The black parka hood flicked across the young man’s face, and the thick grey fur trim showered more ice particles onto his ski goggles. With a half-turn of his head, the chasing sledge appeared to have gained on him. A knot formed in his stomach as he looked back down the length of his slim wooden sledge, the corner of a large plastic container packed with lichen and plants was visible beneath the brown caribou skin. He reached forward and pulled the skin over the valuable cargo then gazed at the winter sky of blue and purple hues. He could feel the presence of the sledge behind him.
It was gaining on him with every second he spent out on the ice. Excited yelps floated back to him on the wind from his dog team, the excitement brought on by the fast pace that he was letting them run at. The animals lived to run at that pace. The grating noise of the sledge’s wooden runners resonated outwards across the flat expanse of brittle sea ice and into the dead silence.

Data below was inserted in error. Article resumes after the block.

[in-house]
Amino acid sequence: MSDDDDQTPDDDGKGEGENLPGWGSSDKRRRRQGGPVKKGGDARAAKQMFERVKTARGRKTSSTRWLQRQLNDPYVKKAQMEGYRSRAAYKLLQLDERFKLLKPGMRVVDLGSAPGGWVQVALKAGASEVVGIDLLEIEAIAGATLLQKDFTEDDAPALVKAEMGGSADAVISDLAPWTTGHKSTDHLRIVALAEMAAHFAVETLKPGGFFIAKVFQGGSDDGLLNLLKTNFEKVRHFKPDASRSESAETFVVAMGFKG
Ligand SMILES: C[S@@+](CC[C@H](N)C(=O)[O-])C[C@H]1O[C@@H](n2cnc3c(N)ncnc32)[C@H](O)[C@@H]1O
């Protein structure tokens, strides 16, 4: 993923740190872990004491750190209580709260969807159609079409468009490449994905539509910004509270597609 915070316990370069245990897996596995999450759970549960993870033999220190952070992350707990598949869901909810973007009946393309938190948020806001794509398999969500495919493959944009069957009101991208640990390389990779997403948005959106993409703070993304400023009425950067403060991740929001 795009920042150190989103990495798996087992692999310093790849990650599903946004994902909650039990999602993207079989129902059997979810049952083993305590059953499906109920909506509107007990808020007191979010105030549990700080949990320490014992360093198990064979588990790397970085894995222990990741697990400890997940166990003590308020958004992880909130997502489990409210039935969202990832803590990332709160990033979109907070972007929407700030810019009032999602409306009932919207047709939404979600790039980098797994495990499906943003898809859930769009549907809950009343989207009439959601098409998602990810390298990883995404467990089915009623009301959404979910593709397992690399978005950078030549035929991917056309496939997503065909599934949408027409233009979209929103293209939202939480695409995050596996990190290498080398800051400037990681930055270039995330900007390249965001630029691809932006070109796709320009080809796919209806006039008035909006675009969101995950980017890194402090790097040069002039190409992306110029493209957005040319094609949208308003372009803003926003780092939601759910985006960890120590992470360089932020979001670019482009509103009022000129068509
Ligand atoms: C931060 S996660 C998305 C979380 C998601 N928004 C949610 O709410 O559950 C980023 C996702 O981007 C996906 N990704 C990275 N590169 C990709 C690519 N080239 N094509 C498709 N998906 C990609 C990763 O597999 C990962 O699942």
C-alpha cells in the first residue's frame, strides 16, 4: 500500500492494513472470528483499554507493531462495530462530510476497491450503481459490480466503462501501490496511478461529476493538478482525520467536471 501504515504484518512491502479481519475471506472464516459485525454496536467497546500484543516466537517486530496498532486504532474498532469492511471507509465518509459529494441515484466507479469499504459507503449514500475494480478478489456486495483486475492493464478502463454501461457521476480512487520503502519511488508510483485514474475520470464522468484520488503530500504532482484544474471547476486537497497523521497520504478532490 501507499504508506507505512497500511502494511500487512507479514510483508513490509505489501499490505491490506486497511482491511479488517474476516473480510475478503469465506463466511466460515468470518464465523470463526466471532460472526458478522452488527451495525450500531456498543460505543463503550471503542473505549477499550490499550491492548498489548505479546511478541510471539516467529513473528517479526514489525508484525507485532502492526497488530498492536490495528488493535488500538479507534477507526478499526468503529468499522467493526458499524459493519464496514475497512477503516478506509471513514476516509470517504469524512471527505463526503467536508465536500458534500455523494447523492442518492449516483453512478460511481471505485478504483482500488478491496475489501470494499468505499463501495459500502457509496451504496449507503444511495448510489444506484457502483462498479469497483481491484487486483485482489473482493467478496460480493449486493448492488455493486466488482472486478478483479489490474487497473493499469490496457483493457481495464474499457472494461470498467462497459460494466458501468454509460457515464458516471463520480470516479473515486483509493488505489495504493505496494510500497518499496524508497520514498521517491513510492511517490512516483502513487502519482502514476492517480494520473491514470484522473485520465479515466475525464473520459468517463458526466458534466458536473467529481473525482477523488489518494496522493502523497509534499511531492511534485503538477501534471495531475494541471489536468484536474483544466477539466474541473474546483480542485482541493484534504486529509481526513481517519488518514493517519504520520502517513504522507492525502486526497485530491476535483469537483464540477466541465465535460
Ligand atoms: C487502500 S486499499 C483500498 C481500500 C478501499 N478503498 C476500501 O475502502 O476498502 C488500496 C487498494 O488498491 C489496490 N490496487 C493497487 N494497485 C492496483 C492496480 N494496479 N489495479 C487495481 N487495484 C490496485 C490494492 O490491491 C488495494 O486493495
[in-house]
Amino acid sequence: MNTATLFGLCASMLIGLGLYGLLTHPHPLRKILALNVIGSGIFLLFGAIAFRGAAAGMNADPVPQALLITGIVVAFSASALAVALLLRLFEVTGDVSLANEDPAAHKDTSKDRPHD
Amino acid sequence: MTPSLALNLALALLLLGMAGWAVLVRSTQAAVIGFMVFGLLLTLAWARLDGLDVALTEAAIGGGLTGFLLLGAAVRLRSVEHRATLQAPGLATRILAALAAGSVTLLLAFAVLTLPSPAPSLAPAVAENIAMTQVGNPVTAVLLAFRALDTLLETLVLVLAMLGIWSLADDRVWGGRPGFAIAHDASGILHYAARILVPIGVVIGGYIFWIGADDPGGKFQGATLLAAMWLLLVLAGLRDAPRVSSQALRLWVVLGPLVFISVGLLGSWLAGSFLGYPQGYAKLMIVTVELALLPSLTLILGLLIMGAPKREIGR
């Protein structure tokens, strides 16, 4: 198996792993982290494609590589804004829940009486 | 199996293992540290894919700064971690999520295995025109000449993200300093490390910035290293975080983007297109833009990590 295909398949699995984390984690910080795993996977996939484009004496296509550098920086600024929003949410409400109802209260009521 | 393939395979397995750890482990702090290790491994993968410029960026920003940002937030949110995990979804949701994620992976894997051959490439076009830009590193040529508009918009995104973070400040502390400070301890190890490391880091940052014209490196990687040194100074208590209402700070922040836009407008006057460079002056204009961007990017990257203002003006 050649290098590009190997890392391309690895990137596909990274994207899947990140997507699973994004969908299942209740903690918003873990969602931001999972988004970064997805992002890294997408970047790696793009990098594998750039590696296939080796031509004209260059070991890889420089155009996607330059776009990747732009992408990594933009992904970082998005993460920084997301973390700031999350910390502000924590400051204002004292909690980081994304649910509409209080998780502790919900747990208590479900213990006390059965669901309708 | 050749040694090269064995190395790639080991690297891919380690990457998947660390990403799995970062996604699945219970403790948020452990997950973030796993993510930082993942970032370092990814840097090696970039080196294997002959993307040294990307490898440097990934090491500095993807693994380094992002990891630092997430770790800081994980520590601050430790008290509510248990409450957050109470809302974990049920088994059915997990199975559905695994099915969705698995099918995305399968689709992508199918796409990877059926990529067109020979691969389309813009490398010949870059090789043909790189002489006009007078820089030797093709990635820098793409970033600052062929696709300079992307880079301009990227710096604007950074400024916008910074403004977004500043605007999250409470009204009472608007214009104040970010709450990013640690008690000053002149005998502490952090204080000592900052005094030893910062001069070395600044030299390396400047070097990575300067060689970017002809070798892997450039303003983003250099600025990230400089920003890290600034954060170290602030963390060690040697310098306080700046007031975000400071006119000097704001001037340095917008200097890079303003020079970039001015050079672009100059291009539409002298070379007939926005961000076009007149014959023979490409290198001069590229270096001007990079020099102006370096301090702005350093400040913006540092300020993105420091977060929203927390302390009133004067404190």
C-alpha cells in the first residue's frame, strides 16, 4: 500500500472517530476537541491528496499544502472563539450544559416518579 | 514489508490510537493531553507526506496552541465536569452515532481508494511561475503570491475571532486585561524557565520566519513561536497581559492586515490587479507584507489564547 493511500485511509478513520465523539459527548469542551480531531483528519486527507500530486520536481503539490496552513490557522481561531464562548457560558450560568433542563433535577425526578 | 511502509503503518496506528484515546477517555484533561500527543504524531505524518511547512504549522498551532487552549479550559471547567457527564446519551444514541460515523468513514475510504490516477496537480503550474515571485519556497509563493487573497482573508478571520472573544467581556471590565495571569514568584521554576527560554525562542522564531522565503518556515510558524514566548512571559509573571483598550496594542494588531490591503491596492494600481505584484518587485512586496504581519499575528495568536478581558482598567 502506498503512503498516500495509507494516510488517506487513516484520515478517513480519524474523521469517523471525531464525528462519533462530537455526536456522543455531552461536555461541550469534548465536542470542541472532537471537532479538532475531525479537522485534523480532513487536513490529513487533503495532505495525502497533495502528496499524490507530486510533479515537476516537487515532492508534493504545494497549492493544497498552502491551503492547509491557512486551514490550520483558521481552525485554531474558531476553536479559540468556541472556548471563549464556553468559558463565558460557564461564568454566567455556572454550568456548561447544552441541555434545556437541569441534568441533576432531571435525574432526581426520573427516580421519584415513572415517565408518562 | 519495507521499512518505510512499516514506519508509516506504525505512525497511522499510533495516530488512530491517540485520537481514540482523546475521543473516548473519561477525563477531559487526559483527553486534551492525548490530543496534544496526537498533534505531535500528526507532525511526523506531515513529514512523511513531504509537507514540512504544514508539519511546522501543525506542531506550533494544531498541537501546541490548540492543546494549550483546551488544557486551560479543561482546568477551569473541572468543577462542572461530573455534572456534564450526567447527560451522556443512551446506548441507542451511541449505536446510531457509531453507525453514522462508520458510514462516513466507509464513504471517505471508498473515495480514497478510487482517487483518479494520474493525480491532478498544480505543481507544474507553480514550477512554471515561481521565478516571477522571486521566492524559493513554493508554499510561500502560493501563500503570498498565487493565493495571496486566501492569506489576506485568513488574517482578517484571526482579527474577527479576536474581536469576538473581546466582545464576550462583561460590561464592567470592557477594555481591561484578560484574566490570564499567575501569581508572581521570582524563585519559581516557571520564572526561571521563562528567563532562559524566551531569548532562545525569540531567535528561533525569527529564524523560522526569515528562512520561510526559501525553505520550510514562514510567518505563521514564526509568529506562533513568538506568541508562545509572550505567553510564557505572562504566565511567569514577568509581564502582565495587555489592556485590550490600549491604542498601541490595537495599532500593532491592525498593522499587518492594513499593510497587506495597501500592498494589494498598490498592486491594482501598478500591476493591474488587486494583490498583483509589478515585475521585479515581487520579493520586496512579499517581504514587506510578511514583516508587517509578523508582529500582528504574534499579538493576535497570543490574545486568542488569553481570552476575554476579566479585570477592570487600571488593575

Twenty-year-old Daniel Shewchuk shifted his weight onto his other leg as he stood on the runners at the back of the sledge. Snow and ice particles that his dog team flicked up as they fanned out ahead of him stung his already frozen face. He looked ahead to Leyla, his favourite, as she yelped and snapped at a nearby dog, her white fur blending in with the endless environment.
‘Haw!’ Daniel screamed out to her.
Leyla yelped again and then started to veer left, pushing against the black-and-white dog on her left. The bigger male yielded and changed to match her direction.